MATH 241 Honors FAQ (FALL 2022 UPDATE)

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About this page

This page is based on experiences I gained over the years from teaching honors sections of Math 241 (Calculus III). It addresses questions about the "honors" nature of this course and the differences to the regular sections in order to help you decide whether this course is right for you.

FALL 2022 UPDATE: Up until a couple of years ago, all honors calculus sections were offered as in a standalone format, in small classes of around 30 students each that met four hours per week. Most of my experience with teaching honors classes has been with such standalone classes. The Fall 2022 version of Honors Calculus will be in a lecture/discussion format, consisting a single medium size (around 80 students) lecture section (Math 241 HL1, 1-1:50 pm MWF), accompanied by three discussion sections (Math 241 HD1 - HD3) that meet Thursdays.

While this format may slightly diminish the "small class" benefit that the honors sections used to offer, I still plan to treat this class much like I would a small class. With the old small class format, my goal has always been to get to know every student by name. While this may no longer be possible with a class of about a hundred students, it is my hope to get to know, and interact with, as many of you as possible.

- A.J. Hildebrand

How is this class different from the standard version of Math 241?

What kind of students are taking this class?

Enrollment in Math 241 Honors is strictly limited and requires either a score of 5 on the AP Calculus BC exam or an A grade in Math 231, and it requires approval by the Undergraduate Math Office. As a result, the students in this class are among the best and the brightest on our campus, they are talented, highly motivated, hard working, and ambitious. If you have been approved for this class, you are in this select group. If you decide to take the class, you know that you will be in the company of similarly talented and highly motivated students.

I am not a math major. Should I still consider this class?

Absolutely! In fact, typically only about one in five students in the honors sections are math majors. The vast majority are majors in various Engineering disciplines such as Computer Science, Computer Engineering, Mechanical Engineering, and Physics, with a smaller number coming from fields such as Chemistry, Biology, Business, and Economics. The class caters to this broad and diverse audience. Any student who has the necessary talent, motivation, and intellectual curiosity can get something out of this class, regardless of the major.

Will my grade suffer if I take an honors section instead of a regular, non-honors, section?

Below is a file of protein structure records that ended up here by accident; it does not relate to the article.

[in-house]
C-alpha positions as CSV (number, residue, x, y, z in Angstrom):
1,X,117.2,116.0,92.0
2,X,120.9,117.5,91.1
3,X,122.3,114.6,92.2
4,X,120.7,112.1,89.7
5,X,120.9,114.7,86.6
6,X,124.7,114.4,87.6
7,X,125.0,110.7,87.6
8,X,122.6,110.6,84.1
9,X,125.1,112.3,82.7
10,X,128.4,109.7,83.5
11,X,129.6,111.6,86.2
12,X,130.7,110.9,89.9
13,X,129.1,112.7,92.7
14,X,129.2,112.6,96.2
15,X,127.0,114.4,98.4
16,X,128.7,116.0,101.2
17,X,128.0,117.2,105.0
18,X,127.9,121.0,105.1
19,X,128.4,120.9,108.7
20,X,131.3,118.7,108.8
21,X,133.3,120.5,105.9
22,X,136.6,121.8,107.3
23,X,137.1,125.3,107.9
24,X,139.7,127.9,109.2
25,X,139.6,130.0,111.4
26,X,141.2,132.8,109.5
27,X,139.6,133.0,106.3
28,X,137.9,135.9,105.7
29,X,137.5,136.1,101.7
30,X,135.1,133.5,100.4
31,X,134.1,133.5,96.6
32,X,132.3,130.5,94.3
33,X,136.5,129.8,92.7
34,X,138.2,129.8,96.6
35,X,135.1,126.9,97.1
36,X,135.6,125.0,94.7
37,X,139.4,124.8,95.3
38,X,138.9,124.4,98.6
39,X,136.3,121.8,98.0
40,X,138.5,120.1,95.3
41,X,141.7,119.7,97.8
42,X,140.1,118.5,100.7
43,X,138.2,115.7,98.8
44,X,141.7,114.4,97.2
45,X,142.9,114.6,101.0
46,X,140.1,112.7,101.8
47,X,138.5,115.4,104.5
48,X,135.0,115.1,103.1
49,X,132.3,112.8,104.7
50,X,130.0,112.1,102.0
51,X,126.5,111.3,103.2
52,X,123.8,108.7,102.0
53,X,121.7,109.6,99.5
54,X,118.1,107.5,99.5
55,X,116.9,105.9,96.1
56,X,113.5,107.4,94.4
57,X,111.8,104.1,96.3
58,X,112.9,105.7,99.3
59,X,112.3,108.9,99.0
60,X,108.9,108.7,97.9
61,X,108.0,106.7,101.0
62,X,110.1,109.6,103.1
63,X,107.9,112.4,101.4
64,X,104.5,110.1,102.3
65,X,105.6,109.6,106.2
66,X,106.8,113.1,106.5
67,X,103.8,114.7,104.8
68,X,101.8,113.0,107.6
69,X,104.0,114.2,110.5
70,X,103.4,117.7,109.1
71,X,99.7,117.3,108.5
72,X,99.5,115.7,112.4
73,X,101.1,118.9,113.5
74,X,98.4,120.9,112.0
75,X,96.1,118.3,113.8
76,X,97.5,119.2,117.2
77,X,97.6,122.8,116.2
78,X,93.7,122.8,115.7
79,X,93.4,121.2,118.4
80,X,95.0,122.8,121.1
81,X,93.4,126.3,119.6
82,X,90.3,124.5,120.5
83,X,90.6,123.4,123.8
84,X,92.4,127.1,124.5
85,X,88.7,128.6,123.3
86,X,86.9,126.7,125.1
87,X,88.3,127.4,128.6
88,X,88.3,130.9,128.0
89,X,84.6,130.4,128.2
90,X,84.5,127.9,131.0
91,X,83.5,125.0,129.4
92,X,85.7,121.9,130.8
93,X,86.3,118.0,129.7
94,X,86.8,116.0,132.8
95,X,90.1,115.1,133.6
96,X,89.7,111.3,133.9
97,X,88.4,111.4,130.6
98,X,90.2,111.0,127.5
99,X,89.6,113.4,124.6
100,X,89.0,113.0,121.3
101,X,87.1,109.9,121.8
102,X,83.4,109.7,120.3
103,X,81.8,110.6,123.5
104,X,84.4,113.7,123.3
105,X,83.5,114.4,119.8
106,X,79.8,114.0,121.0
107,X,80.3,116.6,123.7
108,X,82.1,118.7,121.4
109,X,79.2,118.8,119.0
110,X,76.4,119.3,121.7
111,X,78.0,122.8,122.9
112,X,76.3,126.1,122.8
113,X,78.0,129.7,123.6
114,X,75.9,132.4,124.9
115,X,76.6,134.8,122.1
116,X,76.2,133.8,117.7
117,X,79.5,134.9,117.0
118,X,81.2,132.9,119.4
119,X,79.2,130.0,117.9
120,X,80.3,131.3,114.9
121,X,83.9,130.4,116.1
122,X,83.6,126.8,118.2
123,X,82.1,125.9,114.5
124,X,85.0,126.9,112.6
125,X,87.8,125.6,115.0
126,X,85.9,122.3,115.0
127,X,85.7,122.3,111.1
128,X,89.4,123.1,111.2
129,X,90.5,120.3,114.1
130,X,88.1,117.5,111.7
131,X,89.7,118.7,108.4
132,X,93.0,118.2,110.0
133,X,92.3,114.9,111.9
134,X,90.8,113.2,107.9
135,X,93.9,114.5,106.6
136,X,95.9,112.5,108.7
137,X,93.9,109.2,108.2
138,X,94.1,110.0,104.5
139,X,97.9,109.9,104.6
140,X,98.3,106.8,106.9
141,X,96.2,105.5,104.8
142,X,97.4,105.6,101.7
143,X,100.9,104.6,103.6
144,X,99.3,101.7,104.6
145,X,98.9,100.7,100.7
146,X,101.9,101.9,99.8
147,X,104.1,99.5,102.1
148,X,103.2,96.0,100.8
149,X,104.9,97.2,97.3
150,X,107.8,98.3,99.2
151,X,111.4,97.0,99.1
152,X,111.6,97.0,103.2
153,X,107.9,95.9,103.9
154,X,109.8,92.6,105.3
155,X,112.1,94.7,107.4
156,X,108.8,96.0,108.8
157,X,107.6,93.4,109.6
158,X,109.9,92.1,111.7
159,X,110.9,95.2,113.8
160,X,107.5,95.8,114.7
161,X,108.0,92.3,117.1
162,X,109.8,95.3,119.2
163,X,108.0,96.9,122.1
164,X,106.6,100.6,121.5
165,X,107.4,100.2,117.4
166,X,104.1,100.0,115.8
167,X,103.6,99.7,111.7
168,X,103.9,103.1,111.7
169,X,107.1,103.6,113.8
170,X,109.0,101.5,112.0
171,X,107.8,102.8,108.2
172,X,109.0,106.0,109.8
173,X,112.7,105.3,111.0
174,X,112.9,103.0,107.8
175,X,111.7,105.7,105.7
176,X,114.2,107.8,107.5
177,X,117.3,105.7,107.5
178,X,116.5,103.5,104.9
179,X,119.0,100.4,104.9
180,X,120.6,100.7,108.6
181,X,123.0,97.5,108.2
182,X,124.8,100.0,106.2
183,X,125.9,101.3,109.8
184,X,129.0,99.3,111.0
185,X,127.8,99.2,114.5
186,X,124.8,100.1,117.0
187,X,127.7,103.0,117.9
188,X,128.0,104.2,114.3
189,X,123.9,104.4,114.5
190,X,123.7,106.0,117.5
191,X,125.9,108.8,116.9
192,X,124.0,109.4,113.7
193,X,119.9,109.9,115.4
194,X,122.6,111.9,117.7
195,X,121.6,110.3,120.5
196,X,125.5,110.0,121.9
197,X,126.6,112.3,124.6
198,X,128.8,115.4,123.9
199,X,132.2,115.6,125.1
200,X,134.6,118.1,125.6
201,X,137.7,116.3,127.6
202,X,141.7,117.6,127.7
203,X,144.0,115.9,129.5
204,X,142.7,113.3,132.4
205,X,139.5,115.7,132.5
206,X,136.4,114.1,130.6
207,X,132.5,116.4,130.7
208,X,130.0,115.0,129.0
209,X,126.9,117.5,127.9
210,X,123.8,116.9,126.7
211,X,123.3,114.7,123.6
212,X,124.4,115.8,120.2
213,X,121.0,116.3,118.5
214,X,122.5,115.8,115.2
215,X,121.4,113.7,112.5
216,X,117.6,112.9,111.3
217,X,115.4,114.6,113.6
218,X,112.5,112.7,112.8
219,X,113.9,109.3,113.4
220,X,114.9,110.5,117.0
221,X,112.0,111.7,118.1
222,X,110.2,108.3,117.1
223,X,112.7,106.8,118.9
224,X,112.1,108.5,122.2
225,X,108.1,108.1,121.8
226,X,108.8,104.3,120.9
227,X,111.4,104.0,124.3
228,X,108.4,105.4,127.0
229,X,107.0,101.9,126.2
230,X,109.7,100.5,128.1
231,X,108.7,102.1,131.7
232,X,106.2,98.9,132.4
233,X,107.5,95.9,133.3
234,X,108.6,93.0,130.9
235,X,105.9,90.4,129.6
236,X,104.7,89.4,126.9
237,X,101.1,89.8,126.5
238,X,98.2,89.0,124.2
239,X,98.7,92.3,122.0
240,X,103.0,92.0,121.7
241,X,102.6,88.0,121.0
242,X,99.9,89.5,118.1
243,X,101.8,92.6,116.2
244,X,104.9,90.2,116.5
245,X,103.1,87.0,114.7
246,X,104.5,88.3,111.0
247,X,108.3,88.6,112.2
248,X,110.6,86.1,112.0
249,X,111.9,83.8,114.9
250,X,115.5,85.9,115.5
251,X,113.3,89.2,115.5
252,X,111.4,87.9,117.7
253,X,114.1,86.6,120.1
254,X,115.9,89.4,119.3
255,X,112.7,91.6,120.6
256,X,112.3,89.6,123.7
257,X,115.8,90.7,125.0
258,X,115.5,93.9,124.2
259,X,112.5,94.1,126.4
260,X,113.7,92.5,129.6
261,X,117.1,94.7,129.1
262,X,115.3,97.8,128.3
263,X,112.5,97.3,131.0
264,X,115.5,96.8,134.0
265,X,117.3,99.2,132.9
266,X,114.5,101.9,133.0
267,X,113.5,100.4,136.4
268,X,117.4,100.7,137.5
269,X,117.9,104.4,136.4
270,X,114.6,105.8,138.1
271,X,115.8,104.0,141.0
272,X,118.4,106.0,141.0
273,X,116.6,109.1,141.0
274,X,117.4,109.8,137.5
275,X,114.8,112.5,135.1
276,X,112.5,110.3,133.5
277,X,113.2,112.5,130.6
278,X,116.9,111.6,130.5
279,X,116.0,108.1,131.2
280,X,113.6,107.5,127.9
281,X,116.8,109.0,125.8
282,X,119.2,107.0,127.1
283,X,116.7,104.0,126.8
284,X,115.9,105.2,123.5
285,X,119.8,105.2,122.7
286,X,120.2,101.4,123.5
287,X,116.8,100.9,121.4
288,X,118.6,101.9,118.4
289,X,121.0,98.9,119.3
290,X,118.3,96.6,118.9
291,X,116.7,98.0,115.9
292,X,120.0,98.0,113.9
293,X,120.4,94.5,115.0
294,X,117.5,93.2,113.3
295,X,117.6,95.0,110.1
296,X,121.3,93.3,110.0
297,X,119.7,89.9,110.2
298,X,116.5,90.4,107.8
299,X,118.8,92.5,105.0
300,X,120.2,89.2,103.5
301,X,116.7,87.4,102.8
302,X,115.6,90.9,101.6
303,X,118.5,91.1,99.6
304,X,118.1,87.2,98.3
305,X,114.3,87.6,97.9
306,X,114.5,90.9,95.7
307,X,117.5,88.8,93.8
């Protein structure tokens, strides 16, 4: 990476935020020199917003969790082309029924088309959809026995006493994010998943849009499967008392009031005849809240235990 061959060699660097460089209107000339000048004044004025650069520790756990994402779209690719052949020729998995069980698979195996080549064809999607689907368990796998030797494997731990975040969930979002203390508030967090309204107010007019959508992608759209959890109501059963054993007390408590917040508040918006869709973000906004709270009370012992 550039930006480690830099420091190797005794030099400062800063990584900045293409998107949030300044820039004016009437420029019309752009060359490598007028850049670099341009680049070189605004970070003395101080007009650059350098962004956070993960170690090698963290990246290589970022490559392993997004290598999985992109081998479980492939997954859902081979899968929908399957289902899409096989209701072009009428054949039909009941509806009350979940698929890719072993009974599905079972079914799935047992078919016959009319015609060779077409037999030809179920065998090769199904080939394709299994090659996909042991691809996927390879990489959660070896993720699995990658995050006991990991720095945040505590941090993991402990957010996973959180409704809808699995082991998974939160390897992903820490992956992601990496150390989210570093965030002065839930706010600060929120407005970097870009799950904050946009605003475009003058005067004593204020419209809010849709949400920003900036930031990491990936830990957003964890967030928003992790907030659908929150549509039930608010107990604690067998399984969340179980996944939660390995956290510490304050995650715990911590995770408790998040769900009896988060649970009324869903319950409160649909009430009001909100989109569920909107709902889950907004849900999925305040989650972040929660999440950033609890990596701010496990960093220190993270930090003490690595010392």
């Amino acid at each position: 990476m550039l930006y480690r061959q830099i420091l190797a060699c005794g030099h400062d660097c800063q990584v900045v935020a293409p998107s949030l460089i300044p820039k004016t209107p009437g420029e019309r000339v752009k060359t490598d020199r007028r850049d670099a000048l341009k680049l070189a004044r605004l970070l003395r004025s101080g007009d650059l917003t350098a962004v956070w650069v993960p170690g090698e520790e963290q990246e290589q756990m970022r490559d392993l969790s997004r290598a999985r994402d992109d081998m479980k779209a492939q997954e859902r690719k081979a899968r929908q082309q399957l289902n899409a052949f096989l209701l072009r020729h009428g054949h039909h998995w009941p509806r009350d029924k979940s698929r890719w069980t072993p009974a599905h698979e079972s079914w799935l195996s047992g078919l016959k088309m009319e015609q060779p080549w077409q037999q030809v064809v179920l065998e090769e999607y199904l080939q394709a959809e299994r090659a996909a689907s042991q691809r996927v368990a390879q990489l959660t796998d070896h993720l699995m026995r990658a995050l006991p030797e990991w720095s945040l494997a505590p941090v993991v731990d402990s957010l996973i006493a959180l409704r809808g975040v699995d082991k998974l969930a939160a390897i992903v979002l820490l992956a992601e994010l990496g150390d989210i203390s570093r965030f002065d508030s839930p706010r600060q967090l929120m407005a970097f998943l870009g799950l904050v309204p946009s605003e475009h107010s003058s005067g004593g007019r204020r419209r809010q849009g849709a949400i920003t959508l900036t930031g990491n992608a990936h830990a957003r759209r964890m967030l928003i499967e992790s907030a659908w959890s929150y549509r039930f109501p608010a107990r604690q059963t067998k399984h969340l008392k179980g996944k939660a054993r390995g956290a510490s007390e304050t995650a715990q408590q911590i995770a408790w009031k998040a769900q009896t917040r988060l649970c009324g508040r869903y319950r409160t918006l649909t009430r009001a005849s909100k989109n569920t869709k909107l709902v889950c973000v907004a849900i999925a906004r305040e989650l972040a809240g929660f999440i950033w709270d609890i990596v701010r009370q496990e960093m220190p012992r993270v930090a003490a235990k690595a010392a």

The short answer is no, provided you are willing to invest the additional time and effort that an honors section requires. I do not use a preset curve or aim for specific percentages of each grade. The exams will be comparable in difficulty to exams you might see in regular Math 241 sections, except that they will cover a slightly greater amount of material because of the additional topics we cover.

The requirement that you have to be willing to put in the necessary additional time and effort into this class must be taken seriously. This is how you earn the "Honors" designation that shows up in your transcript and that you can boast about in your CV. If you cannot afford to put in the extra time, you are better off taking a regular section. This class is certainly not the easiest route to an A in Math 241.

What are the benefits of this class?

What is expected of the students in this class?

I will do my best to make this class an interesting, stimulating, challenging, and rewarding learning experience. In return, I expect you to conduct yourself in a manner worthy of an honors student. In particular, you must:

If this class does not work out for me, what are the alternatives?

This class is not for everybody. If you find that you are in over your head in this class, or the workload is getting too much for you, you should consider dropping the class, or switching to a standard (non-honors) Math 241 section. You might also consider self-studying for the proficiency exam for Math 241, which is offered four times a year; to pass a proficiency exam requires only the equivalent of a B- grade in a regular course.

The sooner you make this decision, the easier it will be. Don't wait till the middle of the semester before making that decision; by then, it will be too late to switch to another (non-honors) section, and dropping the class may require special approval by the Dean.

If you are struggling early on in the course, don't expect things to get easier later in the semester. In fact, the first chapter in the syllabus (Chapter 12) is the easiest of all; it gets harder in subsequent chapters. If you have difficulties with the early material, switching right away, or dropping the class, may be in your best interest.

More information

Last modified: Fri 12 Aug 2022 08:31:36 PM CDT A.J. Hildebrand